The ABC’s Four Corners program last night aired a program “Under the Radar” by reporter Sean Rubinsztein-Dunlop. It’s focus was the Christchurch mosque massacre and the rise of right-wing extremism.

You expect a program like Four Corners to investigate the program’s topic thoroughly, interview a wide variety of subjects and to feature startling new revelations. Previous Four Corners programs have led to Prime Ministers calling Royal Commissions.

But Rubinsztein-Dunlop failed to report anything that had not already been said about the so called “far-right” and the Australian nationalist movement, that hadn’t already been said by other mainstream media outlets. It was to use a recent political phrase a big nothing burger

Rubinsztein-Dunlop interviewed people in Grafton, NSW where the killer Brenton Tarant was born as well locals from Christchurch. But when it came to focusing on the “far-right” that allegedly inspired the killer he only spoke with security and counter-terrorism “experts”.

The blame for the rise of “right-wing extremism” was put yet again on the internet. Right-wing extremism researcher Prof. Paul Spoonley said of the internet “In this case, white supremacists, extremist politics and the role of social and online media. It has been a disaster in terms of encouraging them and enabling them”.

Neil Fergus, an international security consultant labelled those who follow “white supremacy” or engage in “far-right extremism” as people who “have not achieved any particular success in terms of their professional or personal lives”.

Robert Evans from the Bellingcat online investigation website said of the global far-right the “internet has given them the ability to disseminate their propaganda to a wider audience and to organise in a way that would have been impossible in an earlier age because there’s just not enough of them in any one given city or area”.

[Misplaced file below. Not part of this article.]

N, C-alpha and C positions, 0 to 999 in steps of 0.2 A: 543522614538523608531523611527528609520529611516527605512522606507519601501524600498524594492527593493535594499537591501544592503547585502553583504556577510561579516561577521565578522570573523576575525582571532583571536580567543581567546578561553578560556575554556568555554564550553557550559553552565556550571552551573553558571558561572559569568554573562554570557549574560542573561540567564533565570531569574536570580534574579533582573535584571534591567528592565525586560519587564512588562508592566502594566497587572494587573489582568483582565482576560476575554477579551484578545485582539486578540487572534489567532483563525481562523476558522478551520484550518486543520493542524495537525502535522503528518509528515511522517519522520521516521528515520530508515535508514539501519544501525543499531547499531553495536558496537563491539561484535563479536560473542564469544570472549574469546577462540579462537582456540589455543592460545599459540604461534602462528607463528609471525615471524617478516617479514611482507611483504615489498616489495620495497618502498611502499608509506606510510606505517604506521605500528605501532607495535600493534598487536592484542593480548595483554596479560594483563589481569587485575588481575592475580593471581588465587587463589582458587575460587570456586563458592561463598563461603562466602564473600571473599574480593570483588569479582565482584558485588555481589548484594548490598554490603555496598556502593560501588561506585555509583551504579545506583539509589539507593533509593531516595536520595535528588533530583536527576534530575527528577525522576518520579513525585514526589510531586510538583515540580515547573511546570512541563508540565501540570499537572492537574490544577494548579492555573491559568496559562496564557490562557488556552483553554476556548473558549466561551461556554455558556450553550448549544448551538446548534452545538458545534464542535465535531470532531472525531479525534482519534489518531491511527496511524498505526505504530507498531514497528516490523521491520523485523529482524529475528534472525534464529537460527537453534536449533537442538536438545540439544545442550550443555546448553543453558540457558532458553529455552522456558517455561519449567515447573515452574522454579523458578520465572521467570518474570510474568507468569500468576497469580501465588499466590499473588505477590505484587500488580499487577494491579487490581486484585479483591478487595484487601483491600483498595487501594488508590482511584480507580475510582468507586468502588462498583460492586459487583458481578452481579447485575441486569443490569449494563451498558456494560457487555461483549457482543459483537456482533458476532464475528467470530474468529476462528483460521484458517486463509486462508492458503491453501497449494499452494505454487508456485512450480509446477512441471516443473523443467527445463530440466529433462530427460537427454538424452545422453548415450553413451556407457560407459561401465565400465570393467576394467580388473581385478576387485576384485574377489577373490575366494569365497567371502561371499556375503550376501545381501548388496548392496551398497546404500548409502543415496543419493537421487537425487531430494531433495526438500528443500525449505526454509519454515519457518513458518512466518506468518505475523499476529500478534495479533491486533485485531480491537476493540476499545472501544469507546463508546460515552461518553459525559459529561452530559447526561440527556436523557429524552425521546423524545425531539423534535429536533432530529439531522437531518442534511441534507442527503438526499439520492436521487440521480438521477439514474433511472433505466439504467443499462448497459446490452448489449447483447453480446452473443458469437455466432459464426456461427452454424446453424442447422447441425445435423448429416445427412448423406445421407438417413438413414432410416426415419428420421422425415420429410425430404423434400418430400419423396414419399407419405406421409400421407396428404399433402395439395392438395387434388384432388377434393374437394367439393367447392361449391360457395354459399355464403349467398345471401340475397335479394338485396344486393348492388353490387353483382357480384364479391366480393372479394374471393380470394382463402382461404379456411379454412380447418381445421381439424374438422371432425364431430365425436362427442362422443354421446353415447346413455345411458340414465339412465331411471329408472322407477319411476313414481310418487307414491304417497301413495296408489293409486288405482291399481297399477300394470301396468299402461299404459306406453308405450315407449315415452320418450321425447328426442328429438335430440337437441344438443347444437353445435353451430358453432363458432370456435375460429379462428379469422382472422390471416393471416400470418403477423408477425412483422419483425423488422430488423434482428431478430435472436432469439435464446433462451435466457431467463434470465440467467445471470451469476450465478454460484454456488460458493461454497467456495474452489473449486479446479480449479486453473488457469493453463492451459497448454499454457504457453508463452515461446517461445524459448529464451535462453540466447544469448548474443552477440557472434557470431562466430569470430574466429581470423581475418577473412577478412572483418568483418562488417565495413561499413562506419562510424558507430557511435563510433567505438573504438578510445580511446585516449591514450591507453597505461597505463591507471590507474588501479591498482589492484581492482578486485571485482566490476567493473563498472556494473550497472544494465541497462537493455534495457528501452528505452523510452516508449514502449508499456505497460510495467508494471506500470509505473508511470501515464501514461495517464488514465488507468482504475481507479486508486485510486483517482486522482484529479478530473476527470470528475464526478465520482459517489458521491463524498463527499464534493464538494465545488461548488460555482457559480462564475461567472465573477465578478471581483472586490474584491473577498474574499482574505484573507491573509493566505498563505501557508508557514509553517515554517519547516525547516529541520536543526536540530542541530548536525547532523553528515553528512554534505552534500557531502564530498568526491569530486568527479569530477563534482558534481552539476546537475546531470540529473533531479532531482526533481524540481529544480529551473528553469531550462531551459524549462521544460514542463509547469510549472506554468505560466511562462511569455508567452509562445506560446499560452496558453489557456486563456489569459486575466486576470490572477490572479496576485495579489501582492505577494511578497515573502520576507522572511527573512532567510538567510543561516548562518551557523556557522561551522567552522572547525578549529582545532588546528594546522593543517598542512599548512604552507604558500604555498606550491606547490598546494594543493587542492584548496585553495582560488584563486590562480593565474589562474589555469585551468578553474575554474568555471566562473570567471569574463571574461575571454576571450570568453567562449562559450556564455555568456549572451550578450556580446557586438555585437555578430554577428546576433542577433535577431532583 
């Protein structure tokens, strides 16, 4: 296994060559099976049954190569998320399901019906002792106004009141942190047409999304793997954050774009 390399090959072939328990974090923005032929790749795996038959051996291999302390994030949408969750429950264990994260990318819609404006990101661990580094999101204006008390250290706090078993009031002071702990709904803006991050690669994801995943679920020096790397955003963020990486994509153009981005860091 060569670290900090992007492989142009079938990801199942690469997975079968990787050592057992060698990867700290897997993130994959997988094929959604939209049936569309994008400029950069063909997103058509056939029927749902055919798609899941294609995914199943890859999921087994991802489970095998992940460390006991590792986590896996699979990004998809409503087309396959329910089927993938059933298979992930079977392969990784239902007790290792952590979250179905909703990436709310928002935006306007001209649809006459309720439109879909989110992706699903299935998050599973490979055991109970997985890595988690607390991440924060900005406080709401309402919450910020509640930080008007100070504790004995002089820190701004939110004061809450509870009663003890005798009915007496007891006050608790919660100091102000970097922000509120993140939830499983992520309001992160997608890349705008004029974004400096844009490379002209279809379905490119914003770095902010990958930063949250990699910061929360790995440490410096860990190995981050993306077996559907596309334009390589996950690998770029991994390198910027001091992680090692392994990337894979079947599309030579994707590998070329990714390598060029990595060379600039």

Also interviewed was Matt Quinn who is described as a former white supremacist, now working as deradicalisation consultant, he described the rise of the “far-right” in Australia (he was fond of the phrase “you know” repeating it eight times):

“You know the far-right extremist groups you know, really did start coming out you know, with more confidence and online presence. You know, after and around the Lindt cafe and the federal election you know, especially with you know, Pauline Hanson, you know, people were supporting her , you know with the banning Muslim immigration.”

This led onto the episode’s segment on the Australian nationalist movement, including the United Patriots Front and its leader Blair Cottrell. It referenced the ABC Background Briefing report by Alex Mann which allegedly uncovered Facebook comments (we are told were verified but have not been published) from Brenton Tarant on the now deleted United Patriots Front Facebook page supporting Cottrell. Rubinsztein-Dunlop said in his narration “Tarrant praised the UPF’s then leader, neo-Nazi Blair Cottrell, as his ’emperor'”.

No active member of the Australian nationalist movement was directly contacted for comment for the 4 Corners episode. In fact, Alex Mann who did contact Cottrell for comment was harassed on Twitter for doing so because apparently that is platforming him where now the left want people like Cottrell unpersoned.

Speaking with self appointed “far-right” experts who all say the same thing that the threat of right wing extremism has massively underestimated with not enough law enforcement resources, Rubinsztein-Dunlop appears to have engaged in confirmation bias throughout the entire episode, and not produced any original journalism.

It is very telling that on his Twitter account Rubinsztein-Dunlop urges his followers to check out Antifa blogger Slackbastard’s website for further information on far-right extremism.

The rest of his recent twitter feed is praise from various prominent leftist commentators about his episode last night, believing it to be more evidence of a growing and underestimated “far-right” threat. But all the episode exposed, yet again was that the mainstream media has failed to find any direct links between Tarant and the Australian nationalist movement.

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